Cardinals running back David Johnson added another big game to his resume in Sunday's loss to the Saints.
Following a big performance, the Cardinals' public relations staff will generally take a star player and direct him to a postgame interview room equipped with a podium, which adds a certain panache to the proceedings.
Larry Fitzgerald knows this well, so when he saw running back David Johnson throw on a white, long-sleeved shirt and prepare to answer questions in front of his locker on Sunday, the veteran wideout halted it.
The star, Fitzgerald said, needed the star treatment.
With Fitzgerald's urging, Johnson made his way to the podium to discuss the latest in his long line of standout games, and again there was plenty to talk about.
The second-year back continued his assault on the record books in Sunday's 48-41 loss to the Saints, most notably becoming the first player in NFL history to surpass 100 yards from the scrimmage for the 14th straight game to open a season.
"As impressive a stat as that is, I kind of expect it," quarterback Carson Palmer said. "He's that good of a player. "
Johnson surpassed the mark on a toss to his right in the third quarter, a run that gained five yards. He capped the drive with a 7-yard touchdown, and after some quick mental math, the second-year star had a feeling the record was his.
It wasn't long ago that Johnson was still at Northern Iowa, deemed not talented enough to play for a major conference college. Now he's a full-blown superstar, lauded as an MVP candidate by veteran teammates like Palmer, Fitzgerald and center A.Q. Shipley.
"If he's not the best player in the NFL, he's one of them," Shipley said. "I've been in this league for eight years and I've played with a lot of good players. You don't get the opportunity to play with guys like him very often."
As he stood at the podium, Johnson took a moment to reflect on all the success and praise.
"I had to come a long way," Johnson said. "Seriously. I was a third-rounder, maybe not even supposed to be drafted (by the Cardinals). Just the way I ended up getting here was crazy. And going to a small school, a lot of stuff has happened. It means a lot to hear it from those guys."
Johnson finished the game with 12 carries for 53 yards and two touchdowns as well as four catches for 55 yards. The two scores increased his total to 17 on the season, tying a franchise record set by John David Crow in 1962.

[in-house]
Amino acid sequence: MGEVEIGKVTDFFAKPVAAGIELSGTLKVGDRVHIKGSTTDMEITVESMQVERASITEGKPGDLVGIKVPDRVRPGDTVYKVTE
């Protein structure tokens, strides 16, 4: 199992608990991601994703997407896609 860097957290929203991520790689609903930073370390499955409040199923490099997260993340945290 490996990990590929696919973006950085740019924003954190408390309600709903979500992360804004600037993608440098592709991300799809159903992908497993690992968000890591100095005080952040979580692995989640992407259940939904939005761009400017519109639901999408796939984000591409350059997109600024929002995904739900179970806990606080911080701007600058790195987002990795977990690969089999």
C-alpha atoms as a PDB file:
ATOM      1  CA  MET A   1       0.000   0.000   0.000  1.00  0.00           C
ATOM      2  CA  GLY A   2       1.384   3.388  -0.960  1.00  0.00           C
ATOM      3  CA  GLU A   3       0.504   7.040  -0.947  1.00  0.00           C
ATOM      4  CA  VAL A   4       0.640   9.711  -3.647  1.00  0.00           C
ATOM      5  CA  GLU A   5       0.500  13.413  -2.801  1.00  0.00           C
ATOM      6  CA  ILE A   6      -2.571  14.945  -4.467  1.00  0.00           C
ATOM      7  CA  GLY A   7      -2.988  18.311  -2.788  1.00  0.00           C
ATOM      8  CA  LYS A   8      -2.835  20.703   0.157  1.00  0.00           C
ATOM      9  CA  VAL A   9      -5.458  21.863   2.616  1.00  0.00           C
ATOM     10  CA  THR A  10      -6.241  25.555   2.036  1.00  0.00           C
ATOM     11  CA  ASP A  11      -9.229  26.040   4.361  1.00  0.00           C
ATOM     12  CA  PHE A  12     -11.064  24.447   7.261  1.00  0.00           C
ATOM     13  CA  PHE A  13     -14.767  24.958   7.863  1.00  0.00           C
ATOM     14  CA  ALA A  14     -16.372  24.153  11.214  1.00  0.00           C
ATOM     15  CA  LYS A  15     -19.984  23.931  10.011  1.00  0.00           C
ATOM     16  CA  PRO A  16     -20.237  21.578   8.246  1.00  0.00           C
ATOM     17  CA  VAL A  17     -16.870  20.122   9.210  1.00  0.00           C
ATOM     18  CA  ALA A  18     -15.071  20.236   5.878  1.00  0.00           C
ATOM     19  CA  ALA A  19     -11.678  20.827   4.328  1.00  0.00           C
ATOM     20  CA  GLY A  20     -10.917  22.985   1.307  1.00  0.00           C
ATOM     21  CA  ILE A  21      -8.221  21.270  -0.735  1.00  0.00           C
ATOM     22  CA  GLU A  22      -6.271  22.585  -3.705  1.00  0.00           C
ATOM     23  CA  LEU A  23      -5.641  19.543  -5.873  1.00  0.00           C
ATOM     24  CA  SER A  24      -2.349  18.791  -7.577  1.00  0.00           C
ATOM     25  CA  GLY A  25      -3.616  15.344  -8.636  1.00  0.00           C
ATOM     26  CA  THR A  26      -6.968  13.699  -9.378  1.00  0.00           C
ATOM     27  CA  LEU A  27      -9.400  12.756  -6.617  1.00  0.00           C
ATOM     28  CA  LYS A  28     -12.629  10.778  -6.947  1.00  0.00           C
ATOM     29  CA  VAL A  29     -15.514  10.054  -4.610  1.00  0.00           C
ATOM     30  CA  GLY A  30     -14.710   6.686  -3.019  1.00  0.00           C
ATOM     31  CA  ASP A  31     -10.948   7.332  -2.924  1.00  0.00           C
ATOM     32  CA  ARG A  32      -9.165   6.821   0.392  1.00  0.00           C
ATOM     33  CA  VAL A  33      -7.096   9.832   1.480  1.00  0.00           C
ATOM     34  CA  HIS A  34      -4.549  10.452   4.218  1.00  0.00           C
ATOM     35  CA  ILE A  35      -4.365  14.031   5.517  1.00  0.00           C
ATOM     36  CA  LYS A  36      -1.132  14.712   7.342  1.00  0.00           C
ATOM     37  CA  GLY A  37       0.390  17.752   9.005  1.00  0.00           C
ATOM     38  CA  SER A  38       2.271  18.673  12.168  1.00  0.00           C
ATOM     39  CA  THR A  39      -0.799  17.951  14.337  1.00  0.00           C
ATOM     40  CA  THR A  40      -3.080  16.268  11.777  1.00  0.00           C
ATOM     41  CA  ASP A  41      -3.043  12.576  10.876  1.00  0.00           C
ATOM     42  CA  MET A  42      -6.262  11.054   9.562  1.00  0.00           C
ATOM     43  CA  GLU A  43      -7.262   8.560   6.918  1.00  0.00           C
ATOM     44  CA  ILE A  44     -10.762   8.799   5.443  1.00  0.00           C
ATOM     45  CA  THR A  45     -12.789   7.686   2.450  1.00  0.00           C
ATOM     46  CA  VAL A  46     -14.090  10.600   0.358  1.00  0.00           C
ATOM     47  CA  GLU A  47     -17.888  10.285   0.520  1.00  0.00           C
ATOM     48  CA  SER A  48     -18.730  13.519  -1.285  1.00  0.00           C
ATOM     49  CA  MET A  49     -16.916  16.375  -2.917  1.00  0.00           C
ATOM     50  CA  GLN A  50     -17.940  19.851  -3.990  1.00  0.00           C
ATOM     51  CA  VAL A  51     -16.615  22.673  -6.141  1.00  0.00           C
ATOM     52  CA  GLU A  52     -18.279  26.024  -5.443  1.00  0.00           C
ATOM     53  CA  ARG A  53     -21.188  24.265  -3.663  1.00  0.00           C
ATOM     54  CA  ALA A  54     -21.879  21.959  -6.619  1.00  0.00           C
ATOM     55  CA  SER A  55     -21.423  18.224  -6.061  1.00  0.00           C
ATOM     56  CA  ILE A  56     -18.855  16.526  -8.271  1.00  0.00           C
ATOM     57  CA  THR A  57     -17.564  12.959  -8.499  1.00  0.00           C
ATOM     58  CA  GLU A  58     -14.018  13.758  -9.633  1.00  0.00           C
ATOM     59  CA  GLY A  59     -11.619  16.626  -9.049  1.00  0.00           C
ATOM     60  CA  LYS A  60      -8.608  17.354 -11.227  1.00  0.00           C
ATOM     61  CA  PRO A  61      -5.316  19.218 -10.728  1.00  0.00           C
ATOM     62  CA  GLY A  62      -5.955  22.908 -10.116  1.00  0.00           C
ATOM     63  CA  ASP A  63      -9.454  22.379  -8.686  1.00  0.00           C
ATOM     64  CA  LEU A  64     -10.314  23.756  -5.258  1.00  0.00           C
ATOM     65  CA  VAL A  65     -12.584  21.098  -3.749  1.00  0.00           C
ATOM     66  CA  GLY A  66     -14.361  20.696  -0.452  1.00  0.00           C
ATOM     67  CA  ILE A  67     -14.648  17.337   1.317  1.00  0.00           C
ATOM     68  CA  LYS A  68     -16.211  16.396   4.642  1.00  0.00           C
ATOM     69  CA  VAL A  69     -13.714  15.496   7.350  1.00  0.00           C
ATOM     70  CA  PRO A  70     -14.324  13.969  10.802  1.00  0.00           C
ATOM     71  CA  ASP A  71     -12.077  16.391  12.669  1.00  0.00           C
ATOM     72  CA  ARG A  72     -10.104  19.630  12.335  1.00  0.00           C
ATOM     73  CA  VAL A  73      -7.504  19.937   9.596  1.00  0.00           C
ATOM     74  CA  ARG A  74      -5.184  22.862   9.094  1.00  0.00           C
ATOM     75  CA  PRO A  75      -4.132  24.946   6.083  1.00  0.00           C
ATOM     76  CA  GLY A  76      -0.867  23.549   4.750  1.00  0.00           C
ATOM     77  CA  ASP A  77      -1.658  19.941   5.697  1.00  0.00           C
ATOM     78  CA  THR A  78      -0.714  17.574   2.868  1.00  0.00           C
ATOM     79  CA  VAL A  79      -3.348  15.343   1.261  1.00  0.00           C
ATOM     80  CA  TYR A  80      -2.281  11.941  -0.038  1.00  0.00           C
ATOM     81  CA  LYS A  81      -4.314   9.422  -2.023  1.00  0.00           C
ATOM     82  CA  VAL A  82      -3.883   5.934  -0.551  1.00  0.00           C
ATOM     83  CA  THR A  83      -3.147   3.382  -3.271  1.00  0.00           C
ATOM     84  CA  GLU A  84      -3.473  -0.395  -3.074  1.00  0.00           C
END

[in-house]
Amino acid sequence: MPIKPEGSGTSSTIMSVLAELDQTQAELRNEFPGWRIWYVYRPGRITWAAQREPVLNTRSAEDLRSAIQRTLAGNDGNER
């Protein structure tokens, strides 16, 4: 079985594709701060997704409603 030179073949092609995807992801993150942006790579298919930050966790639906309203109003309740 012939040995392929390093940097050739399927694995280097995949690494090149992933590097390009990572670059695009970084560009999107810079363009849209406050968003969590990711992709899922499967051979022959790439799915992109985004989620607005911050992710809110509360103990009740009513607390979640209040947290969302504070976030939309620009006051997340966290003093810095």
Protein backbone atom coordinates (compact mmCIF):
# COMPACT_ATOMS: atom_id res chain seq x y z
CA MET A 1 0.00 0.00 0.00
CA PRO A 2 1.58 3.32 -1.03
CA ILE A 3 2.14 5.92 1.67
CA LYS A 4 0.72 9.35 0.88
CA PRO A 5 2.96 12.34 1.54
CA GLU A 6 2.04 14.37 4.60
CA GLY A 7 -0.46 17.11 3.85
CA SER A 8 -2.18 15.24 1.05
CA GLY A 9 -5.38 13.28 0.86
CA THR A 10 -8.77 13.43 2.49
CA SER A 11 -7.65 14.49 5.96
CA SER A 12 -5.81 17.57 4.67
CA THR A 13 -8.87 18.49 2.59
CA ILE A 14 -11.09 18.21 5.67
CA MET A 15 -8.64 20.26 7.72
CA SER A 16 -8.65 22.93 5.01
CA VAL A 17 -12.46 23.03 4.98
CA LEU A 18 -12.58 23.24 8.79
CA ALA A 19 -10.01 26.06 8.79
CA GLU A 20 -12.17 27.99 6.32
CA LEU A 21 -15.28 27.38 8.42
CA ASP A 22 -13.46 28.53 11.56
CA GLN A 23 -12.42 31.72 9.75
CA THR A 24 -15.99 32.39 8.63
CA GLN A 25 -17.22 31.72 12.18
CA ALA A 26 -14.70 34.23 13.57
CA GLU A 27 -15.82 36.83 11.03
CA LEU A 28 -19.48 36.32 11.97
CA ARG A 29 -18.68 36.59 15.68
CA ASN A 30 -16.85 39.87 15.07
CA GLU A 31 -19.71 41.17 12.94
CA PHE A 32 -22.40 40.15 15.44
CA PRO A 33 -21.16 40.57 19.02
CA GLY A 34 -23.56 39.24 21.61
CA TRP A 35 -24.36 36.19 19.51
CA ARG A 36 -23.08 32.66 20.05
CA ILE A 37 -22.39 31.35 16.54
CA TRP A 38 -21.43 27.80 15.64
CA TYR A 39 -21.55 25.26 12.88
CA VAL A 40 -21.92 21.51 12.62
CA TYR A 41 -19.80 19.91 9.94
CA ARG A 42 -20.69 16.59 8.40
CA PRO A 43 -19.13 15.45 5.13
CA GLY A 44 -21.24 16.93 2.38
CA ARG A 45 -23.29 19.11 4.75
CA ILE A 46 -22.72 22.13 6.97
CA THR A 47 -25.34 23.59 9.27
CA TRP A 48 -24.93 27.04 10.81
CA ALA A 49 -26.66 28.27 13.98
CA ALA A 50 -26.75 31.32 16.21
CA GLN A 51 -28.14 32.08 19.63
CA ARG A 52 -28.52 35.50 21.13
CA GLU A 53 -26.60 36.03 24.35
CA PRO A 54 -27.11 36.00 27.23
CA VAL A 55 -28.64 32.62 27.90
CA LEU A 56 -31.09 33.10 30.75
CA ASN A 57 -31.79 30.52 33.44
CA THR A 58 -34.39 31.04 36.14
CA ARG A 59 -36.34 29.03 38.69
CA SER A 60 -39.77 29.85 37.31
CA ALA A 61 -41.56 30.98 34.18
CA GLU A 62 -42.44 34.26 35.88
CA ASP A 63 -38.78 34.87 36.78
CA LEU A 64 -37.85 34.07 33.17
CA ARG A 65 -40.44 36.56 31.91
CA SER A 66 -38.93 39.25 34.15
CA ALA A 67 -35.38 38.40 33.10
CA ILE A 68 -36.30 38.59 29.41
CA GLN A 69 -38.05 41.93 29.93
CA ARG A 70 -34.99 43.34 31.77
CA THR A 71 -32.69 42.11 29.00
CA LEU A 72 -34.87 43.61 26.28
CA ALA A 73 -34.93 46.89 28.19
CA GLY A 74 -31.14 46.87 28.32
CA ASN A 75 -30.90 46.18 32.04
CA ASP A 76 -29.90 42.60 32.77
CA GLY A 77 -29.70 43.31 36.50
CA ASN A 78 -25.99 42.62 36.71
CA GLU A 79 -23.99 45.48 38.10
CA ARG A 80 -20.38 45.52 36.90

Johnson also broke the team's yards from scrimmage record – passing Ottis Anderson – as he is up to 1,938 on the season with two games left. He played wide receiver regularly in the game, becoming a bigger threat in the passing attack after this week's release of Michael Floyd.
Johnson hadn't split out wide that much since he actually played the position as a freshman at Northern Iowa, but the Saints weren't taking any chances.
"We were talking about that this week going into the game, that they might bracket me, or double team, especially if it was two linebackers, or put a safety on me," Johnson said. "We talked about it, and I wasn't surprised. They did it a lot more than I thought, though. I was surprised about that."
In a lost season, Johnson's emergence has been a huge bright spot. He didn't have a ton of touches early on against New Orleans, which forced coach Bruce Arians to reconsider his play calls.
"I was on the sidelines saying, 'Man, I've got to get David the ball,'" Arians said.
There is one other record Johnson would love to attain. After Sunday, he is 200 yards shy of hitting 1,000 yards receiving on the season. If he can get there, Johnson would join Marshall Faulk and Roger Craig as the only three players in NFL history to amass both 1,000 yards rushing and receiving in the same year.
He's averaging 57.1 receiving yards per game and would need to increase that to an average of 100 over the final two to hit it. A slight smirk spread across his face when Johnson was asked if that seems like a steep hill to climb.
"Hey," Johnson said. "Anything can happen."
Images from the Week 15 game at home against the Saints